On March 20th at 09.15, Abhishek Bhargava will defend his PhD-thesis "Fire behavior of selected polymeric materials - Numerical modelling and validation using microscale and bench scale test methods".
The act will take place in lecture hall V:B (at John Ericssons väg 1 in Lund) and will start with a 30 minutes presentation followed by a short break before the defence starts. The entire dissertation normally takes 2-3 hours. The entire session will be performed in English.
After the seminar, lunch will be served and if you want to participate, please send an e-mail to firstname.lastname@example.org no later than March 10th. No notification is needed to only attend the defence act.
The thesis (excluding papers) can be found here.
Computational fluid dynamics (CFD) based fire models are used for the prediction of heat and smoke spread in building spaces. Such models use some form of Navier-Stokes equations representative of different transport processes (physical and chemical) occurring in the considered spatial domain during the course of fire. Typically, these equations consist of mass, energy and momentum conservation along with applicable boundary conditions, which are solved using appropriate numerical methods for different field variables (typically, pressure, density, temperature and velocity). With increasing computational power, such calculations can be applied to numerous fire scenarios and completed in time bound manner to provide improved fire safe building design solutions to architects, fire engineers and regulatory bodies. However, CFD based simulations face several challenges related to prediction accuracy and computational costs. To improve upon the speed and prediction ability of CFD based fire models, it is necessary to upgrade not only the computational infrastructure, but also invest enough resources to explore new and accurate sub models and acquire better experimental devices to provide material input parameters for simulating a given fire scenario. Unless the material fire behaviour cannot be predicted accurately in microscale and bench scale studies, it is likely there will be large deviations in the prediction accuracy of field models also. A large number of polymers are used in building and construction sector, whose fire performance is of particular interest from safety point of view. In this industrial PhD work, the main research objective was to improve prediction of fire performance of common polymer materials using numerical modelling and simulation tools. To achieve that aim a novel one-dimensional computational pyrolysis model was developed and validated for the solid phase. The method followed a combination of deterministic and stochastic means following a multiscale approach. The material property input parameters were acquired using experiments performed in microscale analytical devices while validation was performed on bench scale device. Another focus of the work was to explore stand-alone chemical reaction sub-models that can describe multiple reactions in polymeric materials of common and industrial relevance. A sensitivity analysis framework for standalone chemical kinetic models was also presented.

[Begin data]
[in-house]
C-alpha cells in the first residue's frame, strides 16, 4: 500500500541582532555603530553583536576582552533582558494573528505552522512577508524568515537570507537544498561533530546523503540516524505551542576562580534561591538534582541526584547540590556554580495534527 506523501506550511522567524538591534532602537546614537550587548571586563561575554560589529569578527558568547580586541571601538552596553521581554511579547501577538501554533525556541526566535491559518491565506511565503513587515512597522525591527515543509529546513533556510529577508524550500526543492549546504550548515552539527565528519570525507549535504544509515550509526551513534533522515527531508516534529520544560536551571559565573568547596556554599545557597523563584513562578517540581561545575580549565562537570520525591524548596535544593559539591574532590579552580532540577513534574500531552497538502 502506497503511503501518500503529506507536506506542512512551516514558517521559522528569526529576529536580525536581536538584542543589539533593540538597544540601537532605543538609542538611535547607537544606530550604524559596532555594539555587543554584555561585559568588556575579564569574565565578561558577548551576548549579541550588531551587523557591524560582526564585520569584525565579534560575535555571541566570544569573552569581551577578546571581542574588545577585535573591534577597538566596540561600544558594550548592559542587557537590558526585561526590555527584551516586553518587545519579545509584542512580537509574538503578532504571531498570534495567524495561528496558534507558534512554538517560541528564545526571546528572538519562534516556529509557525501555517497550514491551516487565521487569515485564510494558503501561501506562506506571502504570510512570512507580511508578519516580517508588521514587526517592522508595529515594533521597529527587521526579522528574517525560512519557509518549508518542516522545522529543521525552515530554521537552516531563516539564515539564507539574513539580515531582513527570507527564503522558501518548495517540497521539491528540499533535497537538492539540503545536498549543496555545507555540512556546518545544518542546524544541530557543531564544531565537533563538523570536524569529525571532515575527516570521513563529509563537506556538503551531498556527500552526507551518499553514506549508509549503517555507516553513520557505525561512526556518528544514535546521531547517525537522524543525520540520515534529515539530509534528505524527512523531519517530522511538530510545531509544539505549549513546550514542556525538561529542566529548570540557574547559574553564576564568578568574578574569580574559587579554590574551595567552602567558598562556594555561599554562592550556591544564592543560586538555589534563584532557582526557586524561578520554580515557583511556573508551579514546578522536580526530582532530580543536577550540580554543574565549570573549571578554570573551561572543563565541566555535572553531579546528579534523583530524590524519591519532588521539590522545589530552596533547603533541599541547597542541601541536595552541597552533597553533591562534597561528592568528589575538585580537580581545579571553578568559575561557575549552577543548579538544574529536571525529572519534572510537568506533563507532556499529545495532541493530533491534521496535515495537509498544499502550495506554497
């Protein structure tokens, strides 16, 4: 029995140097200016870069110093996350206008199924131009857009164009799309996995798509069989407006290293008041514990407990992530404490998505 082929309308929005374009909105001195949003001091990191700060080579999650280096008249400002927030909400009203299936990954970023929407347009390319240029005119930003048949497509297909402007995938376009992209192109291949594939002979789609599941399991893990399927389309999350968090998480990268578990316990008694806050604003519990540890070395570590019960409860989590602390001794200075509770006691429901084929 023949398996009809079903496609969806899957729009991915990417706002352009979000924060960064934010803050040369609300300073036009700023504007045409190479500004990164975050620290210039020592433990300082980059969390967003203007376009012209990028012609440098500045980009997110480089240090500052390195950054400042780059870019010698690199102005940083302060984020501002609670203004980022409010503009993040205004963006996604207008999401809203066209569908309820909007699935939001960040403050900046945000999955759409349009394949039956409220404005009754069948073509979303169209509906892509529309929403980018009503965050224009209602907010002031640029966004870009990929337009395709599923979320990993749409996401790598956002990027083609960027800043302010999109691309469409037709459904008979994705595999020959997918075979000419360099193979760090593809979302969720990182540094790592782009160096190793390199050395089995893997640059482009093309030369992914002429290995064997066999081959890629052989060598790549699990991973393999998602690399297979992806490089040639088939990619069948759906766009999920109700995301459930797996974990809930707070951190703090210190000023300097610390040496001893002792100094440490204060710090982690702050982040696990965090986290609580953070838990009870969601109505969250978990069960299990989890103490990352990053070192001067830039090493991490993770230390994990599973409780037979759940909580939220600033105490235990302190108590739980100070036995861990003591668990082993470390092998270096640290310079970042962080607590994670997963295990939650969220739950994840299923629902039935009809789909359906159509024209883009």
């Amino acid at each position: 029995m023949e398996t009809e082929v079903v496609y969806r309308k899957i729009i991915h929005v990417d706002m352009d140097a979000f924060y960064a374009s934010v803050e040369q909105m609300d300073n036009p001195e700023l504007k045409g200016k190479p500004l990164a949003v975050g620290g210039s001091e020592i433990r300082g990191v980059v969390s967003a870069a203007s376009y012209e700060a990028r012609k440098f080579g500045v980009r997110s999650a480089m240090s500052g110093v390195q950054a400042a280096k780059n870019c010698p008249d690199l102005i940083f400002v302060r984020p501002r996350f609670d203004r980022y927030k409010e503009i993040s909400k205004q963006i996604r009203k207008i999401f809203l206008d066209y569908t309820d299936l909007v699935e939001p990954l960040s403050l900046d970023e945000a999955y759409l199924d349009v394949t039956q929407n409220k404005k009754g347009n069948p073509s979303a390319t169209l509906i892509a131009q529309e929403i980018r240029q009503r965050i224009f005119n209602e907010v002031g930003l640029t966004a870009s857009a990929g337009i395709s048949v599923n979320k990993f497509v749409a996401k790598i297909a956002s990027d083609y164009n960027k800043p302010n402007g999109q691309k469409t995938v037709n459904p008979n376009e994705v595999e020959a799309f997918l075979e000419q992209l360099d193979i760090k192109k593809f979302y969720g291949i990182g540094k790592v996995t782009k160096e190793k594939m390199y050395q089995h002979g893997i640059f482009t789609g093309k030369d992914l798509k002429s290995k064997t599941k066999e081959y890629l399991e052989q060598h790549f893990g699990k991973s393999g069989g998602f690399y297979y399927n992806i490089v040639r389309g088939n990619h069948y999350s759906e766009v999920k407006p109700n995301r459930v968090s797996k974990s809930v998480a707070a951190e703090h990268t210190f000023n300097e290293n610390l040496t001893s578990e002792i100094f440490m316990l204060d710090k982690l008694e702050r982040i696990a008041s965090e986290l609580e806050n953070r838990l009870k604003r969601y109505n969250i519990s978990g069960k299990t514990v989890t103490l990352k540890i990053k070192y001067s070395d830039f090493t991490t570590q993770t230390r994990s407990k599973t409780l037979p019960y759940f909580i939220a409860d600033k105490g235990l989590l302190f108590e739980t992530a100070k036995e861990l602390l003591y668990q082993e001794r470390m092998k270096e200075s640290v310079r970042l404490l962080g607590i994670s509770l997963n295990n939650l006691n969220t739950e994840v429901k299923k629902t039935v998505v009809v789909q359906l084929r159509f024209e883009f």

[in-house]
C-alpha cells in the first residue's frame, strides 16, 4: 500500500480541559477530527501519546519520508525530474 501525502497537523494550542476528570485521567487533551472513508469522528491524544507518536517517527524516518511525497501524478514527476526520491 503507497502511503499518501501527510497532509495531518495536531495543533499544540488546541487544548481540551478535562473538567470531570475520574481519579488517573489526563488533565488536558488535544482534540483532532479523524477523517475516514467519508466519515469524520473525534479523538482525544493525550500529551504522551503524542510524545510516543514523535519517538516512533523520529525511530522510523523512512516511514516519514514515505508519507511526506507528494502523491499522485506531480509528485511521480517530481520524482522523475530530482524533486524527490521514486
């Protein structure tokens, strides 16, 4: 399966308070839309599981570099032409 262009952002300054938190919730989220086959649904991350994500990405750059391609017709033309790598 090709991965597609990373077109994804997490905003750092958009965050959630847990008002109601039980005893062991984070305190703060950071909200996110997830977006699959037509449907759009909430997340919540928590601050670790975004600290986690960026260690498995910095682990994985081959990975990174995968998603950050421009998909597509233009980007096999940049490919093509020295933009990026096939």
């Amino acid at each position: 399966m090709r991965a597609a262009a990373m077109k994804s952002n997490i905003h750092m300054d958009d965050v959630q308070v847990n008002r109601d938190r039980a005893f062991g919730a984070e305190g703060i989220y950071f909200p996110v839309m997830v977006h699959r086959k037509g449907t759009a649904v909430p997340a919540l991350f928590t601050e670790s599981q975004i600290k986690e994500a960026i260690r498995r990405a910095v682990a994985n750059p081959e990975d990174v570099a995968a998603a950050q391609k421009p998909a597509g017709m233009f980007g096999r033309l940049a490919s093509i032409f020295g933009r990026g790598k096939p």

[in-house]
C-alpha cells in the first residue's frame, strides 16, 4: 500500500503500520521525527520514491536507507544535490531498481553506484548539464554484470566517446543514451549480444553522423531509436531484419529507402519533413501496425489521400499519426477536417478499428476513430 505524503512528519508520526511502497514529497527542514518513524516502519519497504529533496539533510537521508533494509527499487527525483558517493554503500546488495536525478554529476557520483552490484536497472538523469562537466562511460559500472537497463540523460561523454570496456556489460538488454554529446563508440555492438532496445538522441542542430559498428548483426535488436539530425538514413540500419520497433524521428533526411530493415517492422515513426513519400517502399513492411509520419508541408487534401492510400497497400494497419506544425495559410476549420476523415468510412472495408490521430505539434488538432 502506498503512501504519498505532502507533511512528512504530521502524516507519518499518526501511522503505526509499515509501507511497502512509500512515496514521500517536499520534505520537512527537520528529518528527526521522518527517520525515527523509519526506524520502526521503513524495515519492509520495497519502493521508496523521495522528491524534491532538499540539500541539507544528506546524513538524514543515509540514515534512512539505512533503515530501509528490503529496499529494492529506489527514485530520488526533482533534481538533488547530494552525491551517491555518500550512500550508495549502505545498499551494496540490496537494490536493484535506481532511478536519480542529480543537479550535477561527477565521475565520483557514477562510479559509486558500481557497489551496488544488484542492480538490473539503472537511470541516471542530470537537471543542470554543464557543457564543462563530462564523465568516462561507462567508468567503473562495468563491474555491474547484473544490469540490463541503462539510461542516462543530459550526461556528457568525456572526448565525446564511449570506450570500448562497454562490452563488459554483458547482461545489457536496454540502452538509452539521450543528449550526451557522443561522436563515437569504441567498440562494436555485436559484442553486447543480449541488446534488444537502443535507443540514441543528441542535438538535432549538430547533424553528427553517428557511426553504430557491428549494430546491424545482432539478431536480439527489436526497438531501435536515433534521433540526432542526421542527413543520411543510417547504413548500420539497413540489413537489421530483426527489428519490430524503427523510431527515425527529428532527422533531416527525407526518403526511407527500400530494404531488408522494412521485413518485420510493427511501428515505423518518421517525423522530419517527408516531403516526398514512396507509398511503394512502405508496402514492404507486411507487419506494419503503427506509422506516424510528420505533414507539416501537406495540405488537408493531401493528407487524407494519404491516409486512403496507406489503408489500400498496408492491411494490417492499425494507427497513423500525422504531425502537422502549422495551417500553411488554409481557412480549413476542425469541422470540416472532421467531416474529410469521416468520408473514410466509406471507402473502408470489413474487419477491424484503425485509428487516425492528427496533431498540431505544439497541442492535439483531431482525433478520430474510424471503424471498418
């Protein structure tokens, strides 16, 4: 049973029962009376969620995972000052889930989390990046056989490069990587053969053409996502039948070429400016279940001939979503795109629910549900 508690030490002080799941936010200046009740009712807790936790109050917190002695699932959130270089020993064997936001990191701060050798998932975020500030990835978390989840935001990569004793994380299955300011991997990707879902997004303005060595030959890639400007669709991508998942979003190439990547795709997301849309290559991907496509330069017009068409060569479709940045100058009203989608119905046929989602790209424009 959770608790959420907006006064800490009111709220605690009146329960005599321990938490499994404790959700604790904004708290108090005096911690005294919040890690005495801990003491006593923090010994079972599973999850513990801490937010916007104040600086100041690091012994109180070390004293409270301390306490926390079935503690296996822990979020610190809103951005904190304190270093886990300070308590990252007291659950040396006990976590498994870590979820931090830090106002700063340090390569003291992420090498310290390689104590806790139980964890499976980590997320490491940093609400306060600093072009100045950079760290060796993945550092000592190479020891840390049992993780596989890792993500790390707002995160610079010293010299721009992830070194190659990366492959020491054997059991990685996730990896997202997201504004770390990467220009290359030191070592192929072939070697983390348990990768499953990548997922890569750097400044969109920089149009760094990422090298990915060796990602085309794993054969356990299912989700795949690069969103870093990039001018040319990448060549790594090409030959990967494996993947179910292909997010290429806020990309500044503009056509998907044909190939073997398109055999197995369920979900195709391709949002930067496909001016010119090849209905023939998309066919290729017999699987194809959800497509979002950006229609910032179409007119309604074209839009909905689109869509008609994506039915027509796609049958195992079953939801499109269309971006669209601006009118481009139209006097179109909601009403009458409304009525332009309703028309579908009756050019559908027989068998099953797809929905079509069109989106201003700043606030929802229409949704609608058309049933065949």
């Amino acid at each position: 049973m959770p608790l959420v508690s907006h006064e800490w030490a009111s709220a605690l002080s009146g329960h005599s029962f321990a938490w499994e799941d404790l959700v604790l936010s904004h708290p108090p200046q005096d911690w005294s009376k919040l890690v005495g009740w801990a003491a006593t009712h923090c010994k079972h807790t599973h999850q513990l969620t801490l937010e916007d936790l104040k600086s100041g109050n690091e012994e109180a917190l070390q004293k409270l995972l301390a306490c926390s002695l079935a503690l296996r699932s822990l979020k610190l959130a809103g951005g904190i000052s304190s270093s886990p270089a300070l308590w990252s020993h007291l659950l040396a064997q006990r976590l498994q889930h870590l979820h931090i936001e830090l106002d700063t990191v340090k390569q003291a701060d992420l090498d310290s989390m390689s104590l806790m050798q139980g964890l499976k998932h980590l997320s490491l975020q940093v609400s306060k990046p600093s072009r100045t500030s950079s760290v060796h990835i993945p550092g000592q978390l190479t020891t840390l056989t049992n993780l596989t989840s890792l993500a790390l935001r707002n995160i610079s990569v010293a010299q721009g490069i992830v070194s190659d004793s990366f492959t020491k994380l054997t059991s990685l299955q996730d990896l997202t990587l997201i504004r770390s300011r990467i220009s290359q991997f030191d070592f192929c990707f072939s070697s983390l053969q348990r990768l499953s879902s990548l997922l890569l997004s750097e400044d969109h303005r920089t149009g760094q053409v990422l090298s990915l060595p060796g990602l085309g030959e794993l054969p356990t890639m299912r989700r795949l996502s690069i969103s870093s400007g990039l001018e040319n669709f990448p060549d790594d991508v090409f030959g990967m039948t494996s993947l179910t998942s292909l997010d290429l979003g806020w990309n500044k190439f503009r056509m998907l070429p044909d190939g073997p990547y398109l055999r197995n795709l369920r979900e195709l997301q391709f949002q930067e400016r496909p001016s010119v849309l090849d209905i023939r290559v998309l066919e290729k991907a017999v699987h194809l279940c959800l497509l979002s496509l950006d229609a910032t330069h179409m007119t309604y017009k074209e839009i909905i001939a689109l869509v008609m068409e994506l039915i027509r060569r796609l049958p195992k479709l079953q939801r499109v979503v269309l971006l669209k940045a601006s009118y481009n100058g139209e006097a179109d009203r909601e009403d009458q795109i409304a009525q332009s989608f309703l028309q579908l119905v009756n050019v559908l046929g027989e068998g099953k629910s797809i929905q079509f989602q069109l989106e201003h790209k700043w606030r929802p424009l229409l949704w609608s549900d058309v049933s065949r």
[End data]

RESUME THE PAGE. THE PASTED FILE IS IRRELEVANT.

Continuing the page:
The overall results show the model is capable of predicting key fire technical properties of interest obtained in a standard cone calorimeter device such as mass loss rate (MLR), heat release rate (HRR) total heat released (THR). The developed model could be incorporated it into a bigger CFD code and can be used for estimation of fire propagation rate on successively incremental scale. The performance of novel pyrolysis model considers several physicochemical transformation complexities occurring in the material and renders a satisfactory performance of the investigated materials on microscale and bench scale level simulations. A discussion section is also presented on how to incorporate higher degree of complexity for gas diffusion and in-depth radiation absorption for improving the prediction ability of the current form of the model. In conclusion, the material presented in this thesis contributes to better understanding of burning behaviour of selected polymers. These findings can be used as a foundation for expanding the current level of understanding for flame spread calculations. It is envisaged that the work shall be useful for practicing engineers and researchers involved in the field of fire development and CFD based fire risk assessment.